What is gaming?
Playing games online against other people can be really enjoyable and great fun. You can do it via a mobile phone, a computer or a games console and online games come in every shape and form. There are the ones where you each take a turn - like chess on a mobile phone app - and others where you compete to get your scores as high as you can on a leaderboard. Then there are the 3D virtual worlds where hundreds or thousands of people are simultaneously playing against each other. Online gaming has something for everyone and millions of children and young people across the UK regularly take part. Below are some tips to ensure you get the most out of your online gaming experience.
Things to think about
- When you’re gaming as part of a network this often involves live online chat and you’re playing with real people
- You should be respectful to others in the game and understand the rules and boundaries of the website or community
Things to do
- Keep gaming friends ‘in the game’ – avoid sharing personal information with people you’ve met in games and avoid giving them your social networking profile details or email address. Also, choose a user name that does not reveal any personal information about you
- Use a strong and unique password for all of your online accounts – a combination of letters, numbers and symbols (and if you’ve ever shared your password in the past, change it)
- Learn how to block people you don’t want to be in contact with any more. If you experience any bullying, hacking and racism, save the evidence and report it
- Remember to always log out of a service properly after use, especially on a shared computer
- Experts recommend you take regular 5 minute breaks every 45 minutes to an hour to help your concentration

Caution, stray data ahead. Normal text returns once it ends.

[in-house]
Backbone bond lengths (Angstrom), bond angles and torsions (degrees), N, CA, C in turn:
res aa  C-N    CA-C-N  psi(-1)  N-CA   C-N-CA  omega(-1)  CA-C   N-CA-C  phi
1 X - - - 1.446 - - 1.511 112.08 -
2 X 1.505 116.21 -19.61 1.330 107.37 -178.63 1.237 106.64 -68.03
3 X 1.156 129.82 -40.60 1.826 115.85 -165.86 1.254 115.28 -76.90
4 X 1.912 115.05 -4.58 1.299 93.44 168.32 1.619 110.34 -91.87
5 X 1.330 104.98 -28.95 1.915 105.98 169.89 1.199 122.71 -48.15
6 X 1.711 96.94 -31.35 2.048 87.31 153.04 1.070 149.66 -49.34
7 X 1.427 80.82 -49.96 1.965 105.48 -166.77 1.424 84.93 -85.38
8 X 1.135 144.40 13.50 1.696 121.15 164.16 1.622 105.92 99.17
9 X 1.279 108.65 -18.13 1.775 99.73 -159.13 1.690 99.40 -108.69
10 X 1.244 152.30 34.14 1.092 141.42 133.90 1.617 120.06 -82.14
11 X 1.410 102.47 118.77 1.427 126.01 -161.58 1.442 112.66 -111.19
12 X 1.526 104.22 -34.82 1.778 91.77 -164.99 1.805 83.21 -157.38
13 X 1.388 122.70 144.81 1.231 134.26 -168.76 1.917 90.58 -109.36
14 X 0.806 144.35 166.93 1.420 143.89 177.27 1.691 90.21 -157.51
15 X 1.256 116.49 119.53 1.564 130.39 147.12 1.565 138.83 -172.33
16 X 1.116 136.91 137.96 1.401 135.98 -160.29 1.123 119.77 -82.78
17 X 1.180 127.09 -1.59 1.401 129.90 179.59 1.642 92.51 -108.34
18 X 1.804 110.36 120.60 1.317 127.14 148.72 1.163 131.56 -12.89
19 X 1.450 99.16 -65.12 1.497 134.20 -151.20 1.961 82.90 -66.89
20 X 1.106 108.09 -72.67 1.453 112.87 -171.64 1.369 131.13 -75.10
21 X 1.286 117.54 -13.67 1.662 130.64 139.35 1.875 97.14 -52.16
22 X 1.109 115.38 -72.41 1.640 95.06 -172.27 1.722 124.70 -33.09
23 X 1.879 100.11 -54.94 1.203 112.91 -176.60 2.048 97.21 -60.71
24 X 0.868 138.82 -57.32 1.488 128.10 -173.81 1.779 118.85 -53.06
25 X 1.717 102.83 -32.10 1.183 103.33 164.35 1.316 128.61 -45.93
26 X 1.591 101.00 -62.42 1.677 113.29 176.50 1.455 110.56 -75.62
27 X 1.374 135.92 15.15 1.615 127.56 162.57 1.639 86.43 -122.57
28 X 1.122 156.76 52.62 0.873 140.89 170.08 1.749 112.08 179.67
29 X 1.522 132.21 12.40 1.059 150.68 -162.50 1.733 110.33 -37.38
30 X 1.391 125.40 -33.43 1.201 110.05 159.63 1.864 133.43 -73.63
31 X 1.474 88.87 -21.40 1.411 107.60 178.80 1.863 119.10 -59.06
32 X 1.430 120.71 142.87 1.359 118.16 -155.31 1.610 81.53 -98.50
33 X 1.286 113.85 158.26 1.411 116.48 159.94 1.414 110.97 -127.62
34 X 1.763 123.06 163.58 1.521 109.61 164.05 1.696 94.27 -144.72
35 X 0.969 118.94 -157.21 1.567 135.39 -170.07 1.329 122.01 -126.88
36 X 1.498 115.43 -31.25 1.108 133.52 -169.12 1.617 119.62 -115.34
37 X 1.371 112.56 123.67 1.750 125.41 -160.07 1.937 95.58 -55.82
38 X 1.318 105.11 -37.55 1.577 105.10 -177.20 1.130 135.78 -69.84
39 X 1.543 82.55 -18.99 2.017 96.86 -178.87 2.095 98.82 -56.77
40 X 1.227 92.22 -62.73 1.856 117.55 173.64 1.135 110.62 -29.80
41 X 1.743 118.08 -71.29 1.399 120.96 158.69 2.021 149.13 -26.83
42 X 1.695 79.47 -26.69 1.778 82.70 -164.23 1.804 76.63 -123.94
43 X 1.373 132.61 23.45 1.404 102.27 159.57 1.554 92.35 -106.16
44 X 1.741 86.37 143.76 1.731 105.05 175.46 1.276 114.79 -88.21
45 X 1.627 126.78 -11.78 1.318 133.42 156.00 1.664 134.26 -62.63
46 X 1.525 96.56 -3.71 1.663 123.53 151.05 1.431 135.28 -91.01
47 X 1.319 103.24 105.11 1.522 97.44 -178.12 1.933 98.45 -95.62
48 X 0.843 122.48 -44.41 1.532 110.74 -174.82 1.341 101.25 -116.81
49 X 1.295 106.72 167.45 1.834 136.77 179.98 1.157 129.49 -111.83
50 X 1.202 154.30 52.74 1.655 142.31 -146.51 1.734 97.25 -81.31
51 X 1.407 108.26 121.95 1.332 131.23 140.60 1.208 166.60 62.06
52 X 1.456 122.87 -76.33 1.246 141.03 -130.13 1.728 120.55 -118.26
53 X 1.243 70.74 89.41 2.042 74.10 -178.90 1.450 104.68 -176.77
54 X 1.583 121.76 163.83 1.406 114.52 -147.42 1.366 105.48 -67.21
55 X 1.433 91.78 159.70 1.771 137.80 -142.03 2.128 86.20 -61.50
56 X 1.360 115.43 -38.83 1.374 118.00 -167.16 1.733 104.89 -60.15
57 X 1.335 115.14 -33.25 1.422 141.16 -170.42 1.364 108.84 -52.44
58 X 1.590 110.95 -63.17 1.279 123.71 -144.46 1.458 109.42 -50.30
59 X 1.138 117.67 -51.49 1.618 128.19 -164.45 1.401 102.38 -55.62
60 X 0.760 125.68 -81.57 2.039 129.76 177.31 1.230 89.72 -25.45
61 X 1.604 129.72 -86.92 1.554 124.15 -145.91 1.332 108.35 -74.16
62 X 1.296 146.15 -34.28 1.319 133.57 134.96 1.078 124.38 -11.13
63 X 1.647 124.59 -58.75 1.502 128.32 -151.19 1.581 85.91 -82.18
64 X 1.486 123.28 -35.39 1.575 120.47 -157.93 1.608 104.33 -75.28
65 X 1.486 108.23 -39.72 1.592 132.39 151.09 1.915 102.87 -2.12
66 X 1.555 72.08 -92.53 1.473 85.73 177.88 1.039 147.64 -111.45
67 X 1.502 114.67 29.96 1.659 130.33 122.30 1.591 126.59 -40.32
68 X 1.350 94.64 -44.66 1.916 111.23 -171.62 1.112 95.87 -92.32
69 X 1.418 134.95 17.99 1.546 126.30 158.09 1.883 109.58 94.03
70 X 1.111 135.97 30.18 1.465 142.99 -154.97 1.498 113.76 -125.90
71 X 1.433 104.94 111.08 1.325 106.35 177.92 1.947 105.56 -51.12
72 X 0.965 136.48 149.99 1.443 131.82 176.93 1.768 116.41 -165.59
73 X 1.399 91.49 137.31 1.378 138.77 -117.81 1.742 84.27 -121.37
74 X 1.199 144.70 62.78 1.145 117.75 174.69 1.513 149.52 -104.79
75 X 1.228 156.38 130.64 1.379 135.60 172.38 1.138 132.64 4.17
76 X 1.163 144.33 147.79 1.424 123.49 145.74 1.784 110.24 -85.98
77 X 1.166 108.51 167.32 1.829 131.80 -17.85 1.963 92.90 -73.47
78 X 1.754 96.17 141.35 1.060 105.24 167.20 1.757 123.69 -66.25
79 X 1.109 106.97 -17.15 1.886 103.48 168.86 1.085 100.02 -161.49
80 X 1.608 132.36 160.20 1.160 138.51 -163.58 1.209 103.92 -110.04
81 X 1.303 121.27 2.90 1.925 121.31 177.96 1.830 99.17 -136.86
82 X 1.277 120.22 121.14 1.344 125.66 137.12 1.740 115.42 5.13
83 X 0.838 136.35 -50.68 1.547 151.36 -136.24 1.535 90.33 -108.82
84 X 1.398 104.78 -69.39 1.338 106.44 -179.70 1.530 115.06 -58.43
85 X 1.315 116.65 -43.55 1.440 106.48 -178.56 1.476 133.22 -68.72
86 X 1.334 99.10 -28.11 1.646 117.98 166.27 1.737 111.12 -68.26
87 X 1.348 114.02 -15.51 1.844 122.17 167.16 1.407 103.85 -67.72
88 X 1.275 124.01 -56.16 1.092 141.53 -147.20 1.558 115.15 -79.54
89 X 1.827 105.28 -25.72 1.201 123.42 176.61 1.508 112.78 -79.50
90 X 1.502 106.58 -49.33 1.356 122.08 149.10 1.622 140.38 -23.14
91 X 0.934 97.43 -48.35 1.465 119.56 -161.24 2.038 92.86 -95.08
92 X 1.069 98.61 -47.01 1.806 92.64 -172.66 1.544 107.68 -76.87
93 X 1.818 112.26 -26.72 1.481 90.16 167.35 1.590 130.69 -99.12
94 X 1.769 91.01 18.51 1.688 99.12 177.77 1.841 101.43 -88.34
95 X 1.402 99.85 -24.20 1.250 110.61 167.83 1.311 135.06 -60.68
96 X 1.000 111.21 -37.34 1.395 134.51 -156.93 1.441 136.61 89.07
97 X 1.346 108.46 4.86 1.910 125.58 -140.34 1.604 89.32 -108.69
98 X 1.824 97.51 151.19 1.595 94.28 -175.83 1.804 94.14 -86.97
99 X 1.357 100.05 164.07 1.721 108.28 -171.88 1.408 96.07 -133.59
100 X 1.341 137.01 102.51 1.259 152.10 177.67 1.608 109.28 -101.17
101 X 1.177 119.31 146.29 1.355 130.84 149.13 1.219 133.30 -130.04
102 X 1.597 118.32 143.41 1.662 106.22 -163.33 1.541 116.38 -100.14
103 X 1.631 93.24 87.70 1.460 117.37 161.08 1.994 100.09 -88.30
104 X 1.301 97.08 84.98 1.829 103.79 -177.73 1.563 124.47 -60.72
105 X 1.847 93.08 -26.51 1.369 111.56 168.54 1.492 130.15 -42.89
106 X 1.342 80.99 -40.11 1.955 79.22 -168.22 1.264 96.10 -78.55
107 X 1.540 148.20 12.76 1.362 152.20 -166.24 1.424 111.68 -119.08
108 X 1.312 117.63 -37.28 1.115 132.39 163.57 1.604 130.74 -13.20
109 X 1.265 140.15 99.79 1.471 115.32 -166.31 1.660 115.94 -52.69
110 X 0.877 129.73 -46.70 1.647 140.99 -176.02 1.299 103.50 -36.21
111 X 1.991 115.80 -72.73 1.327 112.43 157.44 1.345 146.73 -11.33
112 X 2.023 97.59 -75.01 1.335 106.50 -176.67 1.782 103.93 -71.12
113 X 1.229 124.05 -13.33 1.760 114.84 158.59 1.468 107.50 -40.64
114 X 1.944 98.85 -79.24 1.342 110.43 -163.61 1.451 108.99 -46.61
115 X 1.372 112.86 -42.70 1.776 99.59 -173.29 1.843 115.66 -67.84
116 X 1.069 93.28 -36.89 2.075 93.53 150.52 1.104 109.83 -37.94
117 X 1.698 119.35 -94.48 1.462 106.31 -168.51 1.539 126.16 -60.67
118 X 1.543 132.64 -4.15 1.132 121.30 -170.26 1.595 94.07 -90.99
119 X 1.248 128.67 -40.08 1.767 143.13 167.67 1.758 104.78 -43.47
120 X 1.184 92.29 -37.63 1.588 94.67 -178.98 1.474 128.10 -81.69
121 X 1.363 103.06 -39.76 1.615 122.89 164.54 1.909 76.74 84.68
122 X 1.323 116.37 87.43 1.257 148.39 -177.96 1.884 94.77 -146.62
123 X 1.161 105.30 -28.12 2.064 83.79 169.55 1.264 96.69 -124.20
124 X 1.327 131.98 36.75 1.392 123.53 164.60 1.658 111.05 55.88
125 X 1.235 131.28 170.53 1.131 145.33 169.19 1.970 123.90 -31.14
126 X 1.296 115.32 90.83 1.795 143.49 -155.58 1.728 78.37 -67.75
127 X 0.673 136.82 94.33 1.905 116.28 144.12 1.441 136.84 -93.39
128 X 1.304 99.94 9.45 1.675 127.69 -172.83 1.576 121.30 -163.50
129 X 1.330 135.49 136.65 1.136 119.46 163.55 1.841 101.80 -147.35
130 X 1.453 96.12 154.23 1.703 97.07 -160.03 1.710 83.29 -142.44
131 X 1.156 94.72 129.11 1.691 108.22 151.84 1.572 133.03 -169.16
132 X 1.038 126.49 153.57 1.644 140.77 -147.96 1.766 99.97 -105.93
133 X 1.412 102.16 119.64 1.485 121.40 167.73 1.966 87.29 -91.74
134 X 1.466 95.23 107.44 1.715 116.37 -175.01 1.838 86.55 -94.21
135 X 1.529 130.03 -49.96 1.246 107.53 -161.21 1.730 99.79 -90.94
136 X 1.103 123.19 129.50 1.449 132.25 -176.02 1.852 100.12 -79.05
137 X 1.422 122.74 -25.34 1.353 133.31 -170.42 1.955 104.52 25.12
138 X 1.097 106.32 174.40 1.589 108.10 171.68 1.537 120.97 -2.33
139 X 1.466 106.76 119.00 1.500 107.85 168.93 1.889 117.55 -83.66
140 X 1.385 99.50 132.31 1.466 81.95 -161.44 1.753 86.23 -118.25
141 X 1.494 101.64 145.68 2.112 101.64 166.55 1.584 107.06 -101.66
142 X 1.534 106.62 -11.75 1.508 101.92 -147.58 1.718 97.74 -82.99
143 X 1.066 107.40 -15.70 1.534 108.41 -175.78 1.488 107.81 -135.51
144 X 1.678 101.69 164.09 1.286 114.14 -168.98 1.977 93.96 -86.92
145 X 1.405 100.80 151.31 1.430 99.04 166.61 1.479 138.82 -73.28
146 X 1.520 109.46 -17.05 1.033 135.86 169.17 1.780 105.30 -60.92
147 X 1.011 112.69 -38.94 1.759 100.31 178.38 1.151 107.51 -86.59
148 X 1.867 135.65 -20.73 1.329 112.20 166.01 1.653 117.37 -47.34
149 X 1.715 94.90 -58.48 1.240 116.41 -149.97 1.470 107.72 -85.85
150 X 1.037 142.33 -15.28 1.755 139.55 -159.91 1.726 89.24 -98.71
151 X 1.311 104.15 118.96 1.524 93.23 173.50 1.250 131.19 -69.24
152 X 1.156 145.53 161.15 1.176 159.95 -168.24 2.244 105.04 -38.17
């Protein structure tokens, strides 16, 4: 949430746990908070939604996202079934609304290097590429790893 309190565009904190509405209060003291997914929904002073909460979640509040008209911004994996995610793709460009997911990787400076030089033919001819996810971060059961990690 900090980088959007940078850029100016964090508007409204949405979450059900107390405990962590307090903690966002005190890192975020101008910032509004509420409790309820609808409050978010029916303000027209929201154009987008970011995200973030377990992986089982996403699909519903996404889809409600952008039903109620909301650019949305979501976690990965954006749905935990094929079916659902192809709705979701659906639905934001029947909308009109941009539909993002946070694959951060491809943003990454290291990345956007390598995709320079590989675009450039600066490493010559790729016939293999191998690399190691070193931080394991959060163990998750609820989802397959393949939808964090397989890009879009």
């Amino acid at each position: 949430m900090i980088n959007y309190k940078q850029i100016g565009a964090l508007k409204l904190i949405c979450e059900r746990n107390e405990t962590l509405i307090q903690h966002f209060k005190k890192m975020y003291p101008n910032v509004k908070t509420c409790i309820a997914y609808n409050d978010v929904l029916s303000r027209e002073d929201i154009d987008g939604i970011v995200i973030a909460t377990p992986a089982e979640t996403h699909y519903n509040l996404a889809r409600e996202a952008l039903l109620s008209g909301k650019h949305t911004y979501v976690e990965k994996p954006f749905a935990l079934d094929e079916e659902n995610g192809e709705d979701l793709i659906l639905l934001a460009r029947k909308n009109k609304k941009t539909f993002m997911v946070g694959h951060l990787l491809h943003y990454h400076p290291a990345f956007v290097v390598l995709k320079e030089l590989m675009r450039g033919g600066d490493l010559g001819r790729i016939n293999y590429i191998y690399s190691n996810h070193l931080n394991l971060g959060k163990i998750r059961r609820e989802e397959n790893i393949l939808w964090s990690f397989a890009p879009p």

Additional advice for parents/carers
- Young people can also go online through some gaming devices and online gaming often involves playing against real people
- Use the PEGI games ratings to guide you when buying games for your child or making judgements about the games they are playing. The PEGI system rates video games at various age levels (3, 7, 12, 16 and 18) and is designed to protect children and young teenagers from inappropriate content
- Make sure your children are using games from reputable and legal online providers
- Online gaming can be compulsive for some; be aware of the amount of time spent online and set boundaries around your child’s use
- Games should be played as part of a healthy and balanced lifestyle; regular 5 minute breaks should therefore be taken every 45 minutes to an hour
- Use parental controls on games consoles to disable or restrict access to facilities such as voice chat. They can also be used to disable online credit payments or applications that you feel are inappropriate
- You can use online parental controls to restrict or block access to online gaming websites and other content altogether
- Familiarise yourself with the chat programme your child uses. Find out more about its built-in safety functions and how they can be contacted within the service
- Install reputable internet security software on your computers and mobile devices; keep this and operating systems up to date
- Know where to get help if someone is bullying you in a game – the service provider or talk to CyberMentors and BeatBullying who can provide help and support
- If someone is upsetting you or making you feel uncomfortable, talk to an adult you trust, such as a relative or teacher. If you would prefer to talk to someone in confidence you can contact Childline (0800 1111). If someone has acted inappropriately online towards you, or someone you know, you can report directly to the Child Exploitation and Online Protection Centre (CEOP). It could be sexual chat, being asked to do something that makes you feel uncomfortable or someone asking to meet up.